Researcher Moxie Marlinspike launched the service, which runs on a cluster of hundreds of servers to speed up the attack against the WPA encryption algorithm, and is hosted at www.wpacracker.com. To test the service, I captured a small number of packets on my home network and uploaded them, to be checked against 135 million different passwords. I then paid a fee of $17 to select the 200-node cluster and was informed that the cracking process would take roughly 40 minutes. Soon I got a message from the system informing me that my packet file was queued for service:
Almost one hour later, the result:
Subject: WPA Cracker Payment Received [my SSID was here]
[email protected] to me -11:32 PM (8 hours ago)
This email is to notify you that wpacracker.com has successfully received your Amazon payment. Your job is now being added to the cracking queue. There are 0 jobs ahead of yours.
The cluster was not able to crack my password -- good for my password strength, but a bit disappointing because I would have really liked to see the results of a successful run. Overall, I think WPAcracker is a useful tool and a very pragmatic implementation using cloud computing. Moxie is using a IaaS (infrastructure-as-a-service) company in the underlying implementation of the cluster. The IP address for www.wpacracker.com points to Linode.com. This is cloud computing at its best, enabling organizations of any size to leverage hundreds or even thousands of machines on demand and to harness their computing power at a cost that anybody can afford.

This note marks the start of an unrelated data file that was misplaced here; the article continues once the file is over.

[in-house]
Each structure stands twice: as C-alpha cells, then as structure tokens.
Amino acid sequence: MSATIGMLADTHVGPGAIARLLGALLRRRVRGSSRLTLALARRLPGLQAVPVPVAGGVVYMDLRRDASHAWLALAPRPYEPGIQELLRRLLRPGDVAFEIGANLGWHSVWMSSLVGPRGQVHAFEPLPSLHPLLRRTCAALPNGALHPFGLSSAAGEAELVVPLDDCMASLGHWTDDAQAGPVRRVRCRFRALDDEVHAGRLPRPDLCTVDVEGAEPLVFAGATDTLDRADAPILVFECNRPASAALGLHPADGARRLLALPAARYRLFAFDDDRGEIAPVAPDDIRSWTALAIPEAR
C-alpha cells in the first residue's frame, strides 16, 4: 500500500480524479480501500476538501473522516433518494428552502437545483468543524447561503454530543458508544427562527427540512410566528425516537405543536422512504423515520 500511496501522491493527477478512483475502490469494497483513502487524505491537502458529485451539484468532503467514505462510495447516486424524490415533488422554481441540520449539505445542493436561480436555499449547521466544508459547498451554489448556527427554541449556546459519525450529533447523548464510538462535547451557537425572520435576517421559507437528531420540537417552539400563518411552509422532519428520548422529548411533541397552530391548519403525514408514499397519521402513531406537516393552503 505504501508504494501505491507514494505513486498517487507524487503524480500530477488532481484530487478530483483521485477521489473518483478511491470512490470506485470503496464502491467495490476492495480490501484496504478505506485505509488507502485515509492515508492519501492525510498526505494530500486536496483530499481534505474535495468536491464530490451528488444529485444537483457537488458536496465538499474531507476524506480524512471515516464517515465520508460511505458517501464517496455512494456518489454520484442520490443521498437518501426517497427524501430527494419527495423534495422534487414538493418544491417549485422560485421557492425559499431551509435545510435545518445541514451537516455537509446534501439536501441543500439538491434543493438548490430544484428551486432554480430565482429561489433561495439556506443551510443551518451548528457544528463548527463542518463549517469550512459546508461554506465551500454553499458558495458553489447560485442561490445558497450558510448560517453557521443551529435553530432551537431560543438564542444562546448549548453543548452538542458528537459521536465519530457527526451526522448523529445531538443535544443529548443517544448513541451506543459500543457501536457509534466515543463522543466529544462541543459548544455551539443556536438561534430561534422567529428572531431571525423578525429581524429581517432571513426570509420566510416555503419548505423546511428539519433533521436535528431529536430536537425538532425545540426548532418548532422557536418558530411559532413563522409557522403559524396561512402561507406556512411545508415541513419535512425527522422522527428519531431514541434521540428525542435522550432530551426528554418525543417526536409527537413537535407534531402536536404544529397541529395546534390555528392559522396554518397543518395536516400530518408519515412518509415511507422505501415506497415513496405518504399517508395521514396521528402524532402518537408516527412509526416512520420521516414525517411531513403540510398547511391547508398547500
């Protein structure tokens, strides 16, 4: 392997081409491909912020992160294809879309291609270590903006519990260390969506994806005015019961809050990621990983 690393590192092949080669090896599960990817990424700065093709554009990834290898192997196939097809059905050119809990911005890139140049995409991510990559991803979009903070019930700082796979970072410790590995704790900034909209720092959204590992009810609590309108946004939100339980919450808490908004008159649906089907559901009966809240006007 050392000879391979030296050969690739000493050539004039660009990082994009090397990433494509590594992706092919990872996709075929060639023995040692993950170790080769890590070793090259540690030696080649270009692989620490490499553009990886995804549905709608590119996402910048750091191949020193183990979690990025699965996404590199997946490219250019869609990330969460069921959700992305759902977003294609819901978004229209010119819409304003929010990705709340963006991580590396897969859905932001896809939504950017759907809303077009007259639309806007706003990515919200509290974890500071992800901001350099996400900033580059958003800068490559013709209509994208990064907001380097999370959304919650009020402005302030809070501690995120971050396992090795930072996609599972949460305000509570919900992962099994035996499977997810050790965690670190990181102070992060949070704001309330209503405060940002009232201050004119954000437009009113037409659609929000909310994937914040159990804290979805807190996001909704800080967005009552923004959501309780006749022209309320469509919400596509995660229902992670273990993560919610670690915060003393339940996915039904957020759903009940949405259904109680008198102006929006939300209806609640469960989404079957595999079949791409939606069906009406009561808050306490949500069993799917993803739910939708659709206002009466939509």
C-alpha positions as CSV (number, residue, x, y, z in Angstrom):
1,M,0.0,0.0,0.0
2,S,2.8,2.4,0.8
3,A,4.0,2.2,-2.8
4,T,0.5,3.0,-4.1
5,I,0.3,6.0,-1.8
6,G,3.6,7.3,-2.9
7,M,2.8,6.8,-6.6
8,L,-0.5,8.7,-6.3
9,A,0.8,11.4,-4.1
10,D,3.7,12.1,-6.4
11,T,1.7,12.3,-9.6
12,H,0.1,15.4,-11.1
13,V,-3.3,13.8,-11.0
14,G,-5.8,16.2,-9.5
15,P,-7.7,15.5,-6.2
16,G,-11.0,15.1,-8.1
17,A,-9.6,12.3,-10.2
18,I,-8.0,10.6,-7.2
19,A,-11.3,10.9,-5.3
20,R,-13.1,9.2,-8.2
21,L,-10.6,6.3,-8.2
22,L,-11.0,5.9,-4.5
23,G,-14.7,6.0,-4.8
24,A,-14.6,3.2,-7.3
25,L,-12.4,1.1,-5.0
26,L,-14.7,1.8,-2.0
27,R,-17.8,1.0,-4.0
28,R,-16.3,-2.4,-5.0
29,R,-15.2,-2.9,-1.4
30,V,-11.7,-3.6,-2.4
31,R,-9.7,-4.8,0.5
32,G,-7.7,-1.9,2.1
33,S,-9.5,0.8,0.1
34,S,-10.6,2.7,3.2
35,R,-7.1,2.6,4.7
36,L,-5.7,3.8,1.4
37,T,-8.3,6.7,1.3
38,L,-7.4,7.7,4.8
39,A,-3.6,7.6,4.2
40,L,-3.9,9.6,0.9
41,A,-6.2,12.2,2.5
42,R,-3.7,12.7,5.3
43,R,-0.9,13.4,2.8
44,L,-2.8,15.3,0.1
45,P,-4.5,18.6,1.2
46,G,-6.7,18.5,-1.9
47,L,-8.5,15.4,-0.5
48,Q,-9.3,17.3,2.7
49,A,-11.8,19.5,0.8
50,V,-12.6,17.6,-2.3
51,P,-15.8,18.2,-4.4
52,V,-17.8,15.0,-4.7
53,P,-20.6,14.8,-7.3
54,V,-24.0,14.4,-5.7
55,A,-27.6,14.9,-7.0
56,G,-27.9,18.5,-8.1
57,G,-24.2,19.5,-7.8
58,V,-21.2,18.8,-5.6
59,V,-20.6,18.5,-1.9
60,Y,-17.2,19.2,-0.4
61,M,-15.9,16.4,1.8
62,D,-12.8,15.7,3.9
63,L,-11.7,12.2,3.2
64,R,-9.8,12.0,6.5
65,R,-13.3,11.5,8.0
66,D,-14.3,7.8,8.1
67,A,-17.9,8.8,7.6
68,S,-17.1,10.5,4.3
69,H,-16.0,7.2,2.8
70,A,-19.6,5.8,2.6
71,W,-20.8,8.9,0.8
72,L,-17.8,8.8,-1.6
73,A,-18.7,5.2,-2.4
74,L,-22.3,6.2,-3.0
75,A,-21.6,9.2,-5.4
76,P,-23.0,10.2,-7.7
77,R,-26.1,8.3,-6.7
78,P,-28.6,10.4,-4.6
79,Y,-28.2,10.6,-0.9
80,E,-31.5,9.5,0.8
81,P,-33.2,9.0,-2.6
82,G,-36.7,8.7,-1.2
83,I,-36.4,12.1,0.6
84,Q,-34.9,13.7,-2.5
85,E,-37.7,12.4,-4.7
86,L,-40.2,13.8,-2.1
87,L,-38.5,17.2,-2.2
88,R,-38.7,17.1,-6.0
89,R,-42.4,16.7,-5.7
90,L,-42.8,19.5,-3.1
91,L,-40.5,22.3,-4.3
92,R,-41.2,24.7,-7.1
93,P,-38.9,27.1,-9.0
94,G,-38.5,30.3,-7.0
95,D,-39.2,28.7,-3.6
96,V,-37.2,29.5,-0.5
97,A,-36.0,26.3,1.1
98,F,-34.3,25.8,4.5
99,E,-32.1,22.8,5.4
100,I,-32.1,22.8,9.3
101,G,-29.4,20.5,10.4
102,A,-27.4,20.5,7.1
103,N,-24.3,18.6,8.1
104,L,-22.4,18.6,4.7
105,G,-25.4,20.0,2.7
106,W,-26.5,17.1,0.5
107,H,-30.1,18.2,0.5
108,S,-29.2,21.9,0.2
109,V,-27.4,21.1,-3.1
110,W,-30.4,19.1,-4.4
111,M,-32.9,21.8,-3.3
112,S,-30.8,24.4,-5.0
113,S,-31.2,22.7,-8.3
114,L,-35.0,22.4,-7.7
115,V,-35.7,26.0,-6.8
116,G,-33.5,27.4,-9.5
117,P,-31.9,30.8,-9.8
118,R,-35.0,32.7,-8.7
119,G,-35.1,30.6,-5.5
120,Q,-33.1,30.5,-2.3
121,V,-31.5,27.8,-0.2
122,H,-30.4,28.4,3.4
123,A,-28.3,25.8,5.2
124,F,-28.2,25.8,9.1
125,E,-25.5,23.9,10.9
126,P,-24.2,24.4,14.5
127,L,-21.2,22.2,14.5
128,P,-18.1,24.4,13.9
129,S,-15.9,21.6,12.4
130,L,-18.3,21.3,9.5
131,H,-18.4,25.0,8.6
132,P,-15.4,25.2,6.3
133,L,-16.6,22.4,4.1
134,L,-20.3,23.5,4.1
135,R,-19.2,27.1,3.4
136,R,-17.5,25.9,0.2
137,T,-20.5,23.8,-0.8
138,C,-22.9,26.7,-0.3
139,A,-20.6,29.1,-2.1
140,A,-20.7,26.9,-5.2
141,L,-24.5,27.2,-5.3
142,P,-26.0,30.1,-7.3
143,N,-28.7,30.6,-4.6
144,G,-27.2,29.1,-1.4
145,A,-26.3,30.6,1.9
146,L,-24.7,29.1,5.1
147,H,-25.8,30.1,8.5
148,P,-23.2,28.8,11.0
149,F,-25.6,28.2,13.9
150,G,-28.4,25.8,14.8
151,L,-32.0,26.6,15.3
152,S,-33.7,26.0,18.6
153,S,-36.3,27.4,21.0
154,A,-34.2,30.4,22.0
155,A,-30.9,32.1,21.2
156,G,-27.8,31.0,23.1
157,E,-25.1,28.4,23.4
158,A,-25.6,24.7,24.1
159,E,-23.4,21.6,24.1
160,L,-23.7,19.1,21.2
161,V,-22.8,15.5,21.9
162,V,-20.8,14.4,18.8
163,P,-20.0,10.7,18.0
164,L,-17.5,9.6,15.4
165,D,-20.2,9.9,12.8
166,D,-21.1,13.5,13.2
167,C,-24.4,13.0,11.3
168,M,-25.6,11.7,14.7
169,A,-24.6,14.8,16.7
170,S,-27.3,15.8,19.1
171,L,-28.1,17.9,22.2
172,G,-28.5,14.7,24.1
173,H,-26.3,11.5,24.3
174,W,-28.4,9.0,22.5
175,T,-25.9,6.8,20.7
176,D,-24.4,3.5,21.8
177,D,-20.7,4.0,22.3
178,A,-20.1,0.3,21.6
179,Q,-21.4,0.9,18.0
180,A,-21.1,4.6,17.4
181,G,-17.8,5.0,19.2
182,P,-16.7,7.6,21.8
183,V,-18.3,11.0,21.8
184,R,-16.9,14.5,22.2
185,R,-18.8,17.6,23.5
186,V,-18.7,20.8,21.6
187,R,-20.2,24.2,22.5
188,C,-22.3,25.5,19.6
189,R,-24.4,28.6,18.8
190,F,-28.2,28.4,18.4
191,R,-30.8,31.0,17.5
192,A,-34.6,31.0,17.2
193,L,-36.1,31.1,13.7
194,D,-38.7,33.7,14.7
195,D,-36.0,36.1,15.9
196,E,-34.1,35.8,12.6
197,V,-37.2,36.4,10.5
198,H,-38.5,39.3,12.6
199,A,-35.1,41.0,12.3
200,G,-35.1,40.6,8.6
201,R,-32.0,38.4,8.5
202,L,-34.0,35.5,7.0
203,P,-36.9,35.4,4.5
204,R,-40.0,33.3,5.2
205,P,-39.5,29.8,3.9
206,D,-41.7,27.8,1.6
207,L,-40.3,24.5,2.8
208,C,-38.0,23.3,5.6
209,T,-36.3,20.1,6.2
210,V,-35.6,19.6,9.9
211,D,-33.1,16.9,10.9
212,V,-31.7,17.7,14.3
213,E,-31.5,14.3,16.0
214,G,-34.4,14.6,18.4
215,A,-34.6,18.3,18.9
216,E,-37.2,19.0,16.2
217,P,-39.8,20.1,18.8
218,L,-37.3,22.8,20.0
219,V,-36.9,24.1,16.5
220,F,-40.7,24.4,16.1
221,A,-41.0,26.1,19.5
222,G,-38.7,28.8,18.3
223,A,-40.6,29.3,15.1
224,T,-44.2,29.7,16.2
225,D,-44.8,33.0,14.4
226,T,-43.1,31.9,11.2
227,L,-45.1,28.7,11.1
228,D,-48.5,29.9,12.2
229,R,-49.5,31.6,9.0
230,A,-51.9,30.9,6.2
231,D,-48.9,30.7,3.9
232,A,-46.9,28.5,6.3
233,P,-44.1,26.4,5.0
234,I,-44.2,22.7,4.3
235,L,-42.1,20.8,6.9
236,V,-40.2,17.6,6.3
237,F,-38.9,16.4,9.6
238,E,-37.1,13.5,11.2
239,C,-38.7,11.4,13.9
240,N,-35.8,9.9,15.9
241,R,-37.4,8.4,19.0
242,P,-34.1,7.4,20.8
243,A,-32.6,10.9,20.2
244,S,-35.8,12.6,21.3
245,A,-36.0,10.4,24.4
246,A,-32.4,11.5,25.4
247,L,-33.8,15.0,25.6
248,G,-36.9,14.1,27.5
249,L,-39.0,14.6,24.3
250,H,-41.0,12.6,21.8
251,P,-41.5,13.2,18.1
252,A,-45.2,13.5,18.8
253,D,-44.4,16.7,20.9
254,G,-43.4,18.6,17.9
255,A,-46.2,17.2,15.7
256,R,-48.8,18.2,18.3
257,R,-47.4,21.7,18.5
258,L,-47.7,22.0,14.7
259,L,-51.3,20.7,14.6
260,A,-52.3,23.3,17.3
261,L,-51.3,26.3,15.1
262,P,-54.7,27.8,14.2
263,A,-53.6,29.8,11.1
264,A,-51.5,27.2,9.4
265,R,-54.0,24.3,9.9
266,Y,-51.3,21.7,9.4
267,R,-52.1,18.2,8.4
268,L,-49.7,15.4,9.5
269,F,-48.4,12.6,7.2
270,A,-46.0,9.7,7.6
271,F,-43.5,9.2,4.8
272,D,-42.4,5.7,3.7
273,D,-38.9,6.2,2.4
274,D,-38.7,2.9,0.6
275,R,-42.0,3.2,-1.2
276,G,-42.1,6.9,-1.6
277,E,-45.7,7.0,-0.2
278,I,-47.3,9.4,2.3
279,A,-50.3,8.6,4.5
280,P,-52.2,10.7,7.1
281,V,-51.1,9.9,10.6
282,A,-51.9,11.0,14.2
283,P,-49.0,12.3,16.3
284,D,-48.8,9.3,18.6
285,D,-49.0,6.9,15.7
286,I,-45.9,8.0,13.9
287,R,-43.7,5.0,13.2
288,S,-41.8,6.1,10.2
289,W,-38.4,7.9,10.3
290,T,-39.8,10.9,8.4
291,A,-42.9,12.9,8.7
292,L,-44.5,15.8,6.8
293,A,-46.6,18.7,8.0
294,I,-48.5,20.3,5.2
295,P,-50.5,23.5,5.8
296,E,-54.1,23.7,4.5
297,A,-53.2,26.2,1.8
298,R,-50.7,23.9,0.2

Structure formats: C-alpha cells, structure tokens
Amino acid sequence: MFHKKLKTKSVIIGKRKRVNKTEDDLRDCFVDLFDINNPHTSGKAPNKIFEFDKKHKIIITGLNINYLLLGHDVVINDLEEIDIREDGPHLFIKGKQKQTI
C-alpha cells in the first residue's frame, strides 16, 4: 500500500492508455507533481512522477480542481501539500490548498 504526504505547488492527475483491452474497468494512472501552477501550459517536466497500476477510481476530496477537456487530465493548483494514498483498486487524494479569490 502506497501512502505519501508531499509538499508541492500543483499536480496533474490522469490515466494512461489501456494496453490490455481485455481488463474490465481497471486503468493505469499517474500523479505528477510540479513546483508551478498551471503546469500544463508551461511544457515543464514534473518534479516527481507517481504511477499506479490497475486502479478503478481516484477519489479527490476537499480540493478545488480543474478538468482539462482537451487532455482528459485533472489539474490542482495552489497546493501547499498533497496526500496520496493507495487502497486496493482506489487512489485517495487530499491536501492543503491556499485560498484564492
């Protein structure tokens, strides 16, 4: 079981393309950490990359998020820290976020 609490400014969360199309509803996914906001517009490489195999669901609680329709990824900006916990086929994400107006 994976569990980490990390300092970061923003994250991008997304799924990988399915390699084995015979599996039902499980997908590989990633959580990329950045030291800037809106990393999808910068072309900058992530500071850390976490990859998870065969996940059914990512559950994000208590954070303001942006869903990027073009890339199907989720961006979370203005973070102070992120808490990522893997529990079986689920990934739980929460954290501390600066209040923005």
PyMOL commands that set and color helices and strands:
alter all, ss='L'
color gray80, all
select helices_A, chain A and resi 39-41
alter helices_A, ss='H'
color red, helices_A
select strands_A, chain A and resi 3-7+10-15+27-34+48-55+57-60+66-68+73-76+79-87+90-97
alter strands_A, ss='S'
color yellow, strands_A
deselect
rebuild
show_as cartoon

Subject: WPA Cracker Results [my SSID was here]
[email protected] to me - 12:27 AM (7 hours ago)
WPA Cracker has completed its dictionary attack against your WPA handshake. We exhausted our entire 135 million word dictionary without finding a matching PSK for the handshake you submitted. This run took 3269 seconds. Thank you for using wpacracker.com, this concludes your job.
P.S.: I used aircrack-ng included in the Backtrack v3 distro on my Eee PC -- here is a good step-by-step guide to the setup.
-- As the CTO for Qualys, Wolfgang Kandek is responsible for product direction and all operational aspects of the QualysGuard platform and its infrastructure. Wolfgang has more than 20 years of experience in developing and managing information systems. His focus has been on Unix-based server architectures and application delivery through the Internet. Wolfgang provides the latest commentary on his blog: laws.qualys.com and also publishes his Patch Tuesday commentary to the QualysGuard channel: www.youtube.com/QualysGuard. He is a frequent source in business and trade media and speaks at industry conferences around the world, most recently at RSA 2009.